Florida DEP officials are gagged from using “Climate Change” or “Global Warming” in a sentence…

by | Mar 8, 2015 | Conservation, Science | 0 comments

To my beloved and notably weird home state, Florida, climate change is a harsh mistress. Sea level rise, warming oceans, and acidification are all real threats to human life and economy, and the marine ecology of the state with the country’s only living barrier coral reef. See the video of my former undergraduate advisor, an educator I am deeply grateful too, professor David Hastings, attempt to illuminate Gov. Rick Scott.

At the time, Scott remained tight lipped with no response. Now, it is clear that the warnings are confirmed to have fallen on not just deaf, but antagonistic, ears. The Department of Environmental protection is not allowed to use the terms Global Warming or Climate Change, or reference them.

The particularly suspicious part of this ludicrous policy is that it is unwritten. I was a direct, verbal order, distributed to the DEP. No official record of it exists. It is only through collected statements of former employees, consultants, and records obtained by investigative reporters that we know about this “unofficial” policy, which allegedly began immediately after Gov. Scott took over office in 2011.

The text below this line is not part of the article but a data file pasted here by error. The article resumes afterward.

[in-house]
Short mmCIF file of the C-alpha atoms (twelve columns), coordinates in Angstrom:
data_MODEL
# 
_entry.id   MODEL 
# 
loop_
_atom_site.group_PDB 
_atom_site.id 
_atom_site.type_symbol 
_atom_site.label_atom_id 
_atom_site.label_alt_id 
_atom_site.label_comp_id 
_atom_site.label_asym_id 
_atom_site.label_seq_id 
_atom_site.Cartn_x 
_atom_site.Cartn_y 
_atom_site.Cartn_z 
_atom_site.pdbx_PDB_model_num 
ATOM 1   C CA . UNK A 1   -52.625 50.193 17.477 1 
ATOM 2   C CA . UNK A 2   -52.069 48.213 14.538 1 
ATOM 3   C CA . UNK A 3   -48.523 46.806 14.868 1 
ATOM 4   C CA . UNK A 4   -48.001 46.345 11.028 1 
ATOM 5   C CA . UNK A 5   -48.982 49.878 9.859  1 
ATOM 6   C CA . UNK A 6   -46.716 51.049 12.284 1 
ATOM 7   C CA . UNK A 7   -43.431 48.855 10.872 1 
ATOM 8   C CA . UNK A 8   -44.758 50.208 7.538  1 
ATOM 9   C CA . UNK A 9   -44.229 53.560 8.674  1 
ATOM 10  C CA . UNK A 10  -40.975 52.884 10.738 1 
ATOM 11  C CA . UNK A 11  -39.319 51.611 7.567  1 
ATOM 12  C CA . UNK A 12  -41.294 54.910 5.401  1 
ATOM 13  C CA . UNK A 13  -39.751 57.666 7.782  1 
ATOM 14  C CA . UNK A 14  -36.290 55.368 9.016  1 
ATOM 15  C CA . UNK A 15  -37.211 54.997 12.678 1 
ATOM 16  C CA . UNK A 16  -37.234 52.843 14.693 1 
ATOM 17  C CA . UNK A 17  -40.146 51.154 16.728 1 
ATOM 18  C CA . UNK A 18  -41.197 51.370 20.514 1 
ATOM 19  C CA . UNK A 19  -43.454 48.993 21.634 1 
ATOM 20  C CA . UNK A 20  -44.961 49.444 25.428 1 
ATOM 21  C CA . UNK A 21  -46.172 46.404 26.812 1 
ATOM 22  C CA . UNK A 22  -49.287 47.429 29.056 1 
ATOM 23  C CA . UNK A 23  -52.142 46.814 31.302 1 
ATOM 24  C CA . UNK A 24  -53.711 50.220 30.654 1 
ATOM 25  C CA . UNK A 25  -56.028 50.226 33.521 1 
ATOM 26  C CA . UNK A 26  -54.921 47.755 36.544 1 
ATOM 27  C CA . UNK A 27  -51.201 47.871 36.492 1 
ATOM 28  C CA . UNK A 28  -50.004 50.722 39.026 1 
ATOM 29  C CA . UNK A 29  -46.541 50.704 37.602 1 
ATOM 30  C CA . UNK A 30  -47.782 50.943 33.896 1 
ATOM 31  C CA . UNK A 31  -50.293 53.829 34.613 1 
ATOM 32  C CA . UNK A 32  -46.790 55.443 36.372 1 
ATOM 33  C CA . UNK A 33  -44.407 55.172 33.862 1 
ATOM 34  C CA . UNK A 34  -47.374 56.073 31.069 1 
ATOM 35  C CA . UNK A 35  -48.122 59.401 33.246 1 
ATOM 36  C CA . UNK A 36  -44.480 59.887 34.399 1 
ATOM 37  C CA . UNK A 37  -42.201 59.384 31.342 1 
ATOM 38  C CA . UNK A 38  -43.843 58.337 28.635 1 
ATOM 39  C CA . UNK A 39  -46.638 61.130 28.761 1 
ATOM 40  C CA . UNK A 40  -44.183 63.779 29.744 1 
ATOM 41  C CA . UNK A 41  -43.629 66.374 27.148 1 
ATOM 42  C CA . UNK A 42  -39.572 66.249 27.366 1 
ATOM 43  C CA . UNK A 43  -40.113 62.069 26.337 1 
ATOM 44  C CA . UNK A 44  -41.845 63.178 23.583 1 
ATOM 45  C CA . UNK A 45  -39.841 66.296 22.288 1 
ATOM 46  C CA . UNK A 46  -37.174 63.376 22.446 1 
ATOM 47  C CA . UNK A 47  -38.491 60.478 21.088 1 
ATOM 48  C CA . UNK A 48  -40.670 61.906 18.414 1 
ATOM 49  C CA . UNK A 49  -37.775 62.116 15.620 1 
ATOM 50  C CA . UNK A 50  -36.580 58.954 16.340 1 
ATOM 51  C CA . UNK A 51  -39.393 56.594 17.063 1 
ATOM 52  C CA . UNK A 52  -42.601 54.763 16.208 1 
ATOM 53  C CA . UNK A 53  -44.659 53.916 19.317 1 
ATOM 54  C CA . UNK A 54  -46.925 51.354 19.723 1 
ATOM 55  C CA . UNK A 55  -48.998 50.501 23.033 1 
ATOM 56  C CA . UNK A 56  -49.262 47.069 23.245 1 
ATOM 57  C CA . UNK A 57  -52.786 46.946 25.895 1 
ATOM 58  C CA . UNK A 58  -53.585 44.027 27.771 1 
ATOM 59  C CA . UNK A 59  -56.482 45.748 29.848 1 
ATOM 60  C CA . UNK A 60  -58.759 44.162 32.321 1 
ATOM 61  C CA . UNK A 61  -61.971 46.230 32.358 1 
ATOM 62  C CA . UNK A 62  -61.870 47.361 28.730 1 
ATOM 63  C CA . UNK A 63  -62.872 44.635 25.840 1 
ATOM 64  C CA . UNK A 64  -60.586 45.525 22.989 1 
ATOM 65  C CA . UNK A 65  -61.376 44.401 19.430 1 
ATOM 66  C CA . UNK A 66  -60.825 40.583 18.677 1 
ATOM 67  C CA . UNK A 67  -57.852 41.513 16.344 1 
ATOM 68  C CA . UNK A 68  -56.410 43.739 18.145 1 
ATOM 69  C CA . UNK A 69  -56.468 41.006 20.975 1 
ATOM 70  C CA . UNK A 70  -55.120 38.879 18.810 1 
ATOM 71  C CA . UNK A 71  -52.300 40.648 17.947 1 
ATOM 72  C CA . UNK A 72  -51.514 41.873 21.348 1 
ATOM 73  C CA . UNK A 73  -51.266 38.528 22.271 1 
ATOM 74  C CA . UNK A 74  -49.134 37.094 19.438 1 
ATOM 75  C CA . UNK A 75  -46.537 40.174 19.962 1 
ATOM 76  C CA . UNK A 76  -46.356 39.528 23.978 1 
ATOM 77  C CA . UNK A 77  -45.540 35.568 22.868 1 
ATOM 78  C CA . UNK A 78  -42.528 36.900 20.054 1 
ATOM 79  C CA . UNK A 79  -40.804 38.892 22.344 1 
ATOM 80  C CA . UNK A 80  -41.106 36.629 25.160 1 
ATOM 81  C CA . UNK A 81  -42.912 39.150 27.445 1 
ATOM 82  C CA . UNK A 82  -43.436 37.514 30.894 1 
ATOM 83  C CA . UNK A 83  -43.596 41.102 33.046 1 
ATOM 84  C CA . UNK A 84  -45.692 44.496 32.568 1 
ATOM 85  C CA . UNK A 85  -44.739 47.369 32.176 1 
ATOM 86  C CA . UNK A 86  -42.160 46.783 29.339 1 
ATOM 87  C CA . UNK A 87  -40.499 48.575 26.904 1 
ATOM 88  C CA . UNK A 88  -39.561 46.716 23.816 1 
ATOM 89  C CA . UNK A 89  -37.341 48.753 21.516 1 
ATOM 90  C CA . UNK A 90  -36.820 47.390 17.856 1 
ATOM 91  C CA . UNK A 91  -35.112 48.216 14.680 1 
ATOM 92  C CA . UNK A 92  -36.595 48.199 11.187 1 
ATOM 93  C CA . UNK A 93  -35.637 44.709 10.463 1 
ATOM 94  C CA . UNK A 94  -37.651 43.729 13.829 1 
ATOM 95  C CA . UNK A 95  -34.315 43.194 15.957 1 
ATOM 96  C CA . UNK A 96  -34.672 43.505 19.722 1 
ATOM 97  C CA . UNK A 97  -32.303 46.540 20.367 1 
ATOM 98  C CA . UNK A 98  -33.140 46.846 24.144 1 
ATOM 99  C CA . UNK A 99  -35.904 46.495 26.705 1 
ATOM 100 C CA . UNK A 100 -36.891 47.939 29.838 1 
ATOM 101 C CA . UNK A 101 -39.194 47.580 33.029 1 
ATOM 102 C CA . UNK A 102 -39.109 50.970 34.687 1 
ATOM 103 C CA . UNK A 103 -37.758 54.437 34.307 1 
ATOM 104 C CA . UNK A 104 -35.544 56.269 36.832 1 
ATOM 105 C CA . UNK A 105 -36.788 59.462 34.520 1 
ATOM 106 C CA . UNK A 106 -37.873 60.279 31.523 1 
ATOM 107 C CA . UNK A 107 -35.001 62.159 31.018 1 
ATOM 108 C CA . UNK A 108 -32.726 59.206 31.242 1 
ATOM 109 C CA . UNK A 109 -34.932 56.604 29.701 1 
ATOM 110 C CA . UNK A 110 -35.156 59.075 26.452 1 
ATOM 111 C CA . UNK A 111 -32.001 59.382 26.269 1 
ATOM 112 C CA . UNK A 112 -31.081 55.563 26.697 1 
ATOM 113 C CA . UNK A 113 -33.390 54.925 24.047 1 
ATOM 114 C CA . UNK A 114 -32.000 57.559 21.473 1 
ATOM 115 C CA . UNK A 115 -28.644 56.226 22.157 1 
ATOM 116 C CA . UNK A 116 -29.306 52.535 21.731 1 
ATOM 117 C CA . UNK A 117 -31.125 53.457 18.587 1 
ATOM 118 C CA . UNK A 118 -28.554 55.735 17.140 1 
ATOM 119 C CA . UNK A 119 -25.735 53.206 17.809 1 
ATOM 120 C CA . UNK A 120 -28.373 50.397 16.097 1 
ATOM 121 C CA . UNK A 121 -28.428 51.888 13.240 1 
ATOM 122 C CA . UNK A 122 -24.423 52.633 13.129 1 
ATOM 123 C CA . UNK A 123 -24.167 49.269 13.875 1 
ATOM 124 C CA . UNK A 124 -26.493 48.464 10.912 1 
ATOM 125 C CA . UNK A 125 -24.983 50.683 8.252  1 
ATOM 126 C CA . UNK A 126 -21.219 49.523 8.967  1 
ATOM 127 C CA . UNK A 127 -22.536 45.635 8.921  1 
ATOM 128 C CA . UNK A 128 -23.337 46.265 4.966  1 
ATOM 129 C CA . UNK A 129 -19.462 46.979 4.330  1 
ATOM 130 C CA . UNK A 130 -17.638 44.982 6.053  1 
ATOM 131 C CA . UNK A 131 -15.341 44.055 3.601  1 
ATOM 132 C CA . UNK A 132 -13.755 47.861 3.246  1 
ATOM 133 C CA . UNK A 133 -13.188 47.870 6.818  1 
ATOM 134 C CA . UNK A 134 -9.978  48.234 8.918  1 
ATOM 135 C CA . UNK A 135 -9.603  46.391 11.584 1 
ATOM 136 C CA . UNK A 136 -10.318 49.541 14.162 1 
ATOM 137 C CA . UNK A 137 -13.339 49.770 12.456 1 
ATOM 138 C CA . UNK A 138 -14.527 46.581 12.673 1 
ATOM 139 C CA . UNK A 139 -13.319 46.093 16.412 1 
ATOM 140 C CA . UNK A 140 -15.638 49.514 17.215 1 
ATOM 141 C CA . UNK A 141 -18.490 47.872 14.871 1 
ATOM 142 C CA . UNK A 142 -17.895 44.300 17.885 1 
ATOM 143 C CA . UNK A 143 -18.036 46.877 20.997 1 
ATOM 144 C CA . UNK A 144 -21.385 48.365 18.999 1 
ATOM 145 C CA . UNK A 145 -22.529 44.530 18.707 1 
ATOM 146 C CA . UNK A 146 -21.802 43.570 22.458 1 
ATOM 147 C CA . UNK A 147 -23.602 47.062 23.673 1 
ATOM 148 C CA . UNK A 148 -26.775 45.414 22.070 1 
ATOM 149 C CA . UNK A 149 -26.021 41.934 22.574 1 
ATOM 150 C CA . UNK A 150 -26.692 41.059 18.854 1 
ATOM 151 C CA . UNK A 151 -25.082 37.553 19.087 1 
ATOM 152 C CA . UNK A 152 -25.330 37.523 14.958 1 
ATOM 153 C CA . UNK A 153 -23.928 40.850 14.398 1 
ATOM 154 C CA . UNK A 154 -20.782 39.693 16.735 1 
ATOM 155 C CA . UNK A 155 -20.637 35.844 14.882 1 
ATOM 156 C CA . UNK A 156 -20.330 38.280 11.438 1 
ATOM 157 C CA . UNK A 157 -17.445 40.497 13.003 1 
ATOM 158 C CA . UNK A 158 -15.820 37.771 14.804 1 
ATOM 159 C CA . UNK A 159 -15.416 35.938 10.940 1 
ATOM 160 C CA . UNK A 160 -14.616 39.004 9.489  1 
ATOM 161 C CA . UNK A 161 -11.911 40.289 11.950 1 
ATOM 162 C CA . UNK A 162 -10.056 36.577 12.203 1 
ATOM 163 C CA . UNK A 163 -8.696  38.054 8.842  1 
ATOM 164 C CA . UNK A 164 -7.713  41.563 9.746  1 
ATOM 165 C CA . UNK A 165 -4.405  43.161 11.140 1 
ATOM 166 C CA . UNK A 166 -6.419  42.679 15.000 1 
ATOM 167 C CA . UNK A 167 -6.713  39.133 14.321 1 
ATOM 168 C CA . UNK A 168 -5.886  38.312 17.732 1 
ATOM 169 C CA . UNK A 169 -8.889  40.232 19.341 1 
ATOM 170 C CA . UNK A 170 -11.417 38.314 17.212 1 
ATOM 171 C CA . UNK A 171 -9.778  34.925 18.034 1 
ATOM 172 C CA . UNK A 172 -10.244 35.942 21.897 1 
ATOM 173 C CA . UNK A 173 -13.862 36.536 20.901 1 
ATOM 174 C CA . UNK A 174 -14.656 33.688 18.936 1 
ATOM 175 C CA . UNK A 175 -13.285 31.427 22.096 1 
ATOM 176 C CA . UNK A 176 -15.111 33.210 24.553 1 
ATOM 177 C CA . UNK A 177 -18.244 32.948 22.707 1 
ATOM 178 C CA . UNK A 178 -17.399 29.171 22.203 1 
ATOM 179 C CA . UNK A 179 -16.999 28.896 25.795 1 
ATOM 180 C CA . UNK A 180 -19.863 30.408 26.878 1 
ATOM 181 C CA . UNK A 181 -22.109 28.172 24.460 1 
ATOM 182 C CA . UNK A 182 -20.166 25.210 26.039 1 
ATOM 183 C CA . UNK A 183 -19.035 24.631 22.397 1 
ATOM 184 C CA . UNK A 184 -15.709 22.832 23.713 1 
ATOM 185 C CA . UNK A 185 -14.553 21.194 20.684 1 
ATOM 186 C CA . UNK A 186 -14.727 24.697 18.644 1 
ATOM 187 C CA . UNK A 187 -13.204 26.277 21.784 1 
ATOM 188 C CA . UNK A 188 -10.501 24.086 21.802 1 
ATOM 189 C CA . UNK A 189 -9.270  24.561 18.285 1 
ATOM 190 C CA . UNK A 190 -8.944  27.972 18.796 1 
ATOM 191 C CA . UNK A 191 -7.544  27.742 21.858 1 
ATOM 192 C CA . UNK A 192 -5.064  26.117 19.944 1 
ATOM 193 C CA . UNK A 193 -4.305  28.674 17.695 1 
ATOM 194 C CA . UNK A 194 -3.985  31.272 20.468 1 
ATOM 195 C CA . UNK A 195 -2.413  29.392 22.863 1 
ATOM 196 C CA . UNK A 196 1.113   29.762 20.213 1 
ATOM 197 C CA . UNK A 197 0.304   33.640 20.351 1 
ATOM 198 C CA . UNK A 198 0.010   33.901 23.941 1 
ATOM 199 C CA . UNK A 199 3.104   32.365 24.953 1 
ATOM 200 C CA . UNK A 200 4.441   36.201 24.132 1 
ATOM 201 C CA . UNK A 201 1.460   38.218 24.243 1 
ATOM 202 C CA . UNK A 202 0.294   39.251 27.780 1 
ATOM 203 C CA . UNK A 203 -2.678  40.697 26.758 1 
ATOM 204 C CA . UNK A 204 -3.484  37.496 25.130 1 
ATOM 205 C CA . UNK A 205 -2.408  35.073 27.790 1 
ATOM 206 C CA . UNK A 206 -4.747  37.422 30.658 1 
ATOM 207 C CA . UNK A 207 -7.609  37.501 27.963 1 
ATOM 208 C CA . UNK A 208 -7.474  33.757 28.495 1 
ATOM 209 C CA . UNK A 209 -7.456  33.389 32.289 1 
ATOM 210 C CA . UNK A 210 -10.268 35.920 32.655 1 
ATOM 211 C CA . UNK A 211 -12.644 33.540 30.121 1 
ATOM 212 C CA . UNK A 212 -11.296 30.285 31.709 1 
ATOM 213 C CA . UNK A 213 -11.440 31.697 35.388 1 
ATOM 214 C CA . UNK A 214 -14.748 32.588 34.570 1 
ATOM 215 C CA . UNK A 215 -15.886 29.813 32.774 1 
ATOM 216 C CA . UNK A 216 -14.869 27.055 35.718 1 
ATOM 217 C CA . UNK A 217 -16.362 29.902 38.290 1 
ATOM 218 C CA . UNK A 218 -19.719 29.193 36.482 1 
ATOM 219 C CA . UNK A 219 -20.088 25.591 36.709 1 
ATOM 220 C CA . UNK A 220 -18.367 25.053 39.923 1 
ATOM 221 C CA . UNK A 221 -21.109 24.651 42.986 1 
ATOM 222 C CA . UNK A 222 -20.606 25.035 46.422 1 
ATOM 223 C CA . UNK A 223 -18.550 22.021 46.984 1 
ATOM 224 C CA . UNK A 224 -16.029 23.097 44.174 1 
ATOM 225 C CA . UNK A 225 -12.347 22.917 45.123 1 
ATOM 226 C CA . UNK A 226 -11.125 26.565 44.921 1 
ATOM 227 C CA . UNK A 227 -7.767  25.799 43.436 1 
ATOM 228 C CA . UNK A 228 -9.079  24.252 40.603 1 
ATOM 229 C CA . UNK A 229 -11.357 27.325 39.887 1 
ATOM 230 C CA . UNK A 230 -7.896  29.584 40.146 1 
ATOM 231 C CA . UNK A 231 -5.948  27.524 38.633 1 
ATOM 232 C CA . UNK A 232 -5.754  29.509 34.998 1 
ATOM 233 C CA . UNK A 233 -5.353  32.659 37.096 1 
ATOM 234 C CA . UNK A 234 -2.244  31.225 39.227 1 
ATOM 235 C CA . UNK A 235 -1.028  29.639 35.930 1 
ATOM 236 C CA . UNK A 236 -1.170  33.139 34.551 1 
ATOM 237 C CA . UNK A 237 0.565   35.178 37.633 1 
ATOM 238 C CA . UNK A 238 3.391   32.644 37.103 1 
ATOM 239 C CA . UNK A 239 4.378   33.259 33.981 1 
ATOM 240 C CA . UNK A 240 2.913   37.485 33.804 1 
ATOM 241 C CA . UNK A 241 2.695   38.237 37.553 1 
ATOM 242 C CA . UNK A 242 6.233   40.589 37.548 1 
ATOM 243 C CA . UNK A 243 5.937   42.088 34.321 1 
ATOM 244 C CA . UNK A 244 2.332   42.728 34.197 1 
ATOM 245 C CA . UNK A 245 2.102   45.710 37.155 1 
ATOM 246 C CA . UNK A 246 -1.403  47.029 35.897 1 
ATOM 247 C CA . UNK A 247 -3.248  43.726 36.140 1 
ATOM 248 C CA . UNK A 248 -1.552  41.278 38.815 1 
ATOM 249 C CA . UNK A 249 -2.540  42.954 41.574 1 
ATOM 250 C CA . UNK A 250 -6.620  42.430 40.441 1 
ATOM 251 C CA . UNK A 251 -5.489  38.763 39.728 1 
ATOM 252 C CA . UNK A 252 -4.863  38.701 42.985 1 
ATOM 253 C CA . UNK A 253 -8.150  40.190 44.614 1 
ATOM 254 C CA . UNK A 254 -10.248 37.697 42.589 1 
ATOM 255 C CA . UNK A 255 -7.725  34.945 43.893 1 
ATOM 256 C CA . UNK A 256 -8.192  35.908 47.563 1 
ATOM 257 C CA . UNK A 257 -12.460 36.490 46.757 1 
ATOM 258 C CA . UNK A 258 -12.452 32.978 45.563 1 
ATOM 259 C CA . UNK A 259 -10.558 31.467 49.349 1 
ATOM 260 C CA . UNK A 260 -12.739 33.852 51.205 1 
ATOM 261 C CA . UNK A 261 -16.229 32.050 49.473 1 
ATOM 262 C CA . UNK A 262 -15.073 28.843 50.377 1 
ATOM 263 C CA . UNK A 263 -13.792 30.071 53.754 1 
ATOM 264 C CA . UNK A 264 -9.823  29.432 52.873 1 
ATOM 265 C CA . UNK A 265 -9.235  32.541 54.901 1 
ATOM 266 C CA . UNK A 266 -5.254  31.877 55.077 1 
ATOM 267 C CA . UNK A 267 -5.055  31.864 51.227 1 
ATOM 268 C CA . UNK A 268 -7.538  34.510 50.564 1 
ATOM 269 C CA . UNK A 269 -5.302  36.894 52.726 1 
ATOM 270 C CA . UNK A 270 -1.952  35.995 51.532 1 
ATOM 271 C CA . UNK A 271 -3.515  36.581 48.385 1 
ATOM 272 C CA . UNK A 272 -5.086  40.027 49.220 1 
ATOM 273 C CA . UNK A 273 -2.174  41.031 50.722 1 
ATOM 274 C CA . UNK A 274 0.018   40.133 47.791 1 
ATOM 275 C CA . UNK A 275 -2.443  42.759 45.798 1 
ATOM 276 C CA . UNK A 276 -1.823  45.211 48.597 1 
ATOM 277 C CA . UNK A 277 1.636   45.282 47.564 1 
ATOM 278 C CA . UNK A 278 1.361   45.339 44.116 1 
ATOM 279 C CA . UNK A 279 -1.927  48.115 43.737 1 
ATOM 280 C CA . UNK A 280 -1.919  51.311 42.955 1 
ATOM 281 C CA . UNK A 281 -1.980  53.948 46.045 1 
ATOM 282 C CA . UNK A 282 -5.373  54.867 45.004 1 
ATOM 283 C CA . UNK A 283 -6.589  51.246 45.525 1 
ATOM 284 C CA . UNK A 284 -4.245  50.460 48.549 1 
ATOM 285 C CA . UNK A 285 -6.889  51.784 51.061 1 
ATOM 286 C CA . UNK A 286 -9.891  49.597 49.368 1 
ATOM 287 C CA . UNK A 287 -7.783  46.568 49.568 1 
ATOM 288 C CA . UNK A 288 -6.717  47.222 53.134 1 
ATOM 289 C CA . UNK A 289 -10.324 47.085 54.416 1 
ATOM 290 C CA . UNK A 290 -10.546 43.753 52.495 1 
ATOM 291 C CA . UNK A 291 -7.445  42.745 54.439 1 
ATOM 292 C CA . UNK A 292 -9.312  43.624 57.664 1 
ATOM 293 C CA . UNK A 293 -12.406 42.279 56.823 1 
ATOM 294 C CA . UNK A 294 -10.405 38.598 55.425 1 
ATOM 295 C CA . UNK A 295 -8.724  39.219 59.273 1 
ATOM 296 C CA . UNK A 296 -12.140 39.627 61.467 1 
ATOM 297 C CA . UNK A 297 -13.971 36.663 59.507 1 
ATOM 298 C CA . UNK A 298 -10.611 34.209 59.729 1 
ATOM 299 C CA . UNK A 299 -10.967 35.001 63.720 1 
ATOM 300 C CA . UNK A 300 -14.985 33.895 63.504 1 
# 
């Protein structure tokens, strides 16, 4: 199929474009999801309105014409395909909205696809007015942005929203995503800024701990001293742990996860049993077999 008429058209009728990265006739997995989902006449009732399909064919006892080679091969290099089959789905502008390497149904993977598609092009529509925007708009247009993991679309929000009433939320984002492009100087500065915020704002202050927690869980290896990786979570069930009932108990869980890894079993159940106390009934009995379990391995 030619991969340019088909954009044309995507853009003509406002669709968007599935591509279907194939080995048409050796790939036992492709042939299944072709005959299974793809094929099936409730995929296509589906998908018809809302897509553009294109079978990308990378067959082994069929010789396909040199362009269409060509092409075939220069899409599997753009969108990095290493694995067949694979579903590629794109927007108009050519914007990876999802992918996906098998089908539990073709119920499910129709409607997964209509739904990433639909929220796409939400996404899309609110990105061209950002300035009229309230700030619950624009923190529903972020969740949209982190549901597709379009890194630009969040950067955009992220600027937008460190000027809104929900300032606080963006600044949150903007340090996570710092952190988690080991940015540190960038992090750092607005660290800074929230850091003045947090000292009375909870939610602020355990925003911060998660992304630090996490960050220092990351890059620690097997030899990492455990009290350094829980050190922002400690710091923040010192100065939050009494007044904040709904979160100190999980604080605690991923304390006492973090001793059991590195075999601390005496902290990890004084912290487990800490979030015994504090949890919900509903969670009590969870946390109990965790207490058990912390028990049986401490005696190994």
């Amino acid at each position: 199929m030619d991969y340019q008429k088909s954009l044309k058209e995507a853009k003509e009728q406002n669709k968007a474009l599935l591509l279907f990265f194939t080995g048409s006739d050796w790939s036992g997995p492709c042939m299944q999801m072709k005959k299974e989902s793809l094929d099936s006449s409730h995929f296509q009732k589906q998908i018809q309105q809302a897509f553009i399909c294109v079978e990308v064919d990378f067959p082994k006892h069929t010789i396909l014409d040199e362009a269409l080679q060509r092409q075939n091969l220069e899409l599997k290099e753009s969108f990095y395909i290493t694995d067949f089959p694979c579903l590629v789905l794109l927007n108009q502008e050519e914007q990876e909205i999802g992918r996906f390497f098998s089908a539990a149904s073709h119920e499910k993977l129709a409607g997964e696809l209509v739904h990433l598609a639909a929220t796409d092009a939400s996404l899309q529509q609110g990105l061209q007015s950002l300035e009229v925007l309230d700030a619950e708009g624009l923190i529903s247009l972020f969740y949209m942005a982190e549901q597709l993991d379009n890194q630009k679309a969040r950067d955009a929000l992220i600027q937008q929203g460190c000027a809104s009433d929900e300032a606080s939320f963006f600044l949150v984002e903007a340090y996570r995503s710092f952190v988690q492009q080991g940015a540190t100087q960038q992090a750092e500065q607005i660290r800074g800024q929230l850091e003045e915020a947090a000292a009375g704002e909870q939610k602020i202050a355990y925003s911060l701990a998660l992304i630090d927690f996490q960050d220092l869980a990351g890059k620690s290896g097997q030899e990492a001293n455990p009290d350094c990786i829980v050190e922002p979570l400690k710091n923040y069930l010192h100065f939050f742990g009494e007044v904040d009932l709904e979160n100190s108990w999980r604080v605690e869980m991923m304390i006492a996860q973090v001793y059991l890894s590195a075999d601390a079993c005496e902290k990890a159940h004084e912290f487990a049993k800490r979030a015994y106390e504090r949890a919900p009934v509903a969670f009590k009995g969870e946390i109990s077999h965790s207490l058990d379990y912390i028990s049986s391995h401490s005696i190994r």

So in the state with the most to lose from climate change, we have not just a Governor that refuses to acknowledge its existent, we have a quiet existence of an “agains the rules” policy barring any discussion of one of the state’s largest long-term threats. For more reading and some mind bending, absurd testimonials on the spoken word-only policy, check out:

http://www.miamiherald.com/news/state/florida/article12983720.html and http://fcir.org/2015/03/08/in-florida-officials-ban-term-climate-change/

  • Chris Maupin

    Chris Maupin is a research scientist at Texas A&M University, whose primary research interests consist of using the geochemistry of coral skeletons, microfossils and cave deposits to reconstruct climate variability and investigate climate change in the coral-rich regions of World Ocean. His day job ranges from from turning wrenches on mass spectrometers to culturing corals, with fieldwork in incredible places in between.


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